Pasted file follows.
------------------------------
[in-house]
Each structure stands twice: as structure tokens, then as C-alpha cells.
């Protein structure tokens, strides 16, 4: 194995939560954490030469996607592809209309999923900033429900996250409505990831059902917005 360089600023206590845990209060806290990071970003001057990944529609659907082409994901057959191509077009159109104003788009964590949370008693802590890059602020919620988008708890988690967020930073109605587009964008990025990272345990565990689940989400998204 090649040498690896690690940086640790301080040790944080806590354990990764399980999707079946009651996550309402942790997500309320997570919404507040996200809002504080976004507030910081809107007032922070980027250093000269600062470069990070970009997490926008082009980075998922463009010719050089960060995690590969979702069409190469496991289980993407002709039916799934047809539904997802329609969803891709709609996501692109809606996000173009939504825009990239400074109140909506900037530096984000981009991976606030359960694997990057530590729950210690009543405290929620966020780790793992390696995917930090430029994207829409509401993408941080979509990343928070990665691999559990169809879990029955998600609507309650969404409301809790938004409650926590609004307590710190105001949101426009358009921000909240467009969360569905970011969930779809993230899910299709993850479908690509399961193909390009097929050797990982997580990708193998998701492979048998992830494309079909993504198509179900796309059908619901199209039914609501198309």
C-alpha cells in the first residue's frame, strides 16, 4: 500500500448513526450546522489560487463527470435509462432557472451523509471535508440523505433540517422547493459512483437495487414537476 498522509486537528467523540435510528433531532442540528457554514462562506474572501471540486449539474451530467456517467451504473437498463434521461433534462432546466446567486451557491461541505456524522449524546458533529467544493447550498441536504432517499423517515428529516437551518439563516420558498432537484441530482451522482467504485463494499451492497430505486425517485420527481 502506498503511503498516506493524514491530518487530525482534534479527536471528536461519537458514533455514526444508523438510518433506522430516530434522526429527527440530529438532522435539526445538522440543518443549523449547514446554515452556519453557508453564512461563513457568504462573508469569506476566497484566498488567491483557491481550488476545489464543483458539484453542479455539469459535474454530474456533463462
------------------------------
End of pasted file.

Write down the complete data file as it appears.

[in-house]
Each structure stands twice: as structure tokens, then as C-alpha cells.
């Protein structure tokens, strides 16, 4: 194995939560954490030469996607592809209309999923900033429900996250409505990831059902917005 360089600023206590845990209060806290990071970003001057990944529609659907082409994901057959191509077009159109104003788009964590949370008693802590890059602020919620988008708890988690967020930073109605587009964008990025990272345990565990689940989400998204 090649040498690896690690940086640790301080040790944080806590354990990764399980999707079946009651996550309402942790997500309320997570919404507040996200809002504080976004507030910081809107007032922070980027250093000269600062470069990070970009997490926008082009980075998922463009010719050089960060995690590969979702069409190469496991289980993407002709039916799934047809539904997802329609969803891709709609996501692109809606996000173009939504825009990239400074109140909506900037530096984000981009991976606030359960694997990057530590729950210690009543405290929620966020780790793992390696995917930090430029994207829409509401993408941080979509990343928070990665691999559990169809879990029955998600609507309650969404409301809790938004409650926590609004307590710190105001949101426009358009921000909240467009969360569905970011969930779809993230899910299709993850479908690509399961193909390009097929050797990982997580990708193998998701492979048998992830494309079909993504198509179900796309059908619901199209039914609501198309």
C-alpha cells in the first residue's frame, strides 16, 4: 500500500448513526450546522489560487463527470435509462432557472451523509471535508440523505433540517422547493459512483437495487414537476 498522509486537528467523540435510528433531532442540528457554514462562506474572501471540486449539474451530467456517467451504473437498463434521461433534462432546466446567486451557491461541505456524522449524546458533529467544493447550498441536504432517499423517515428529516437551518439563516420558498432537484441530482451522482467504485463494499451492497430505486425517485420527481 502506498503511503498516506493524514491530518487530525482534534479527536471528536461519537458514533455514526444508523438510518433506522430516530434522526429527527440530529438532522435539526445538522440543518443549523449547514446554515452556519453557508453564512461563513457568504462573508469569506476566497484566498488567491483557491481550488476545489464543483458539484453542479455539469459535474454530474456533463462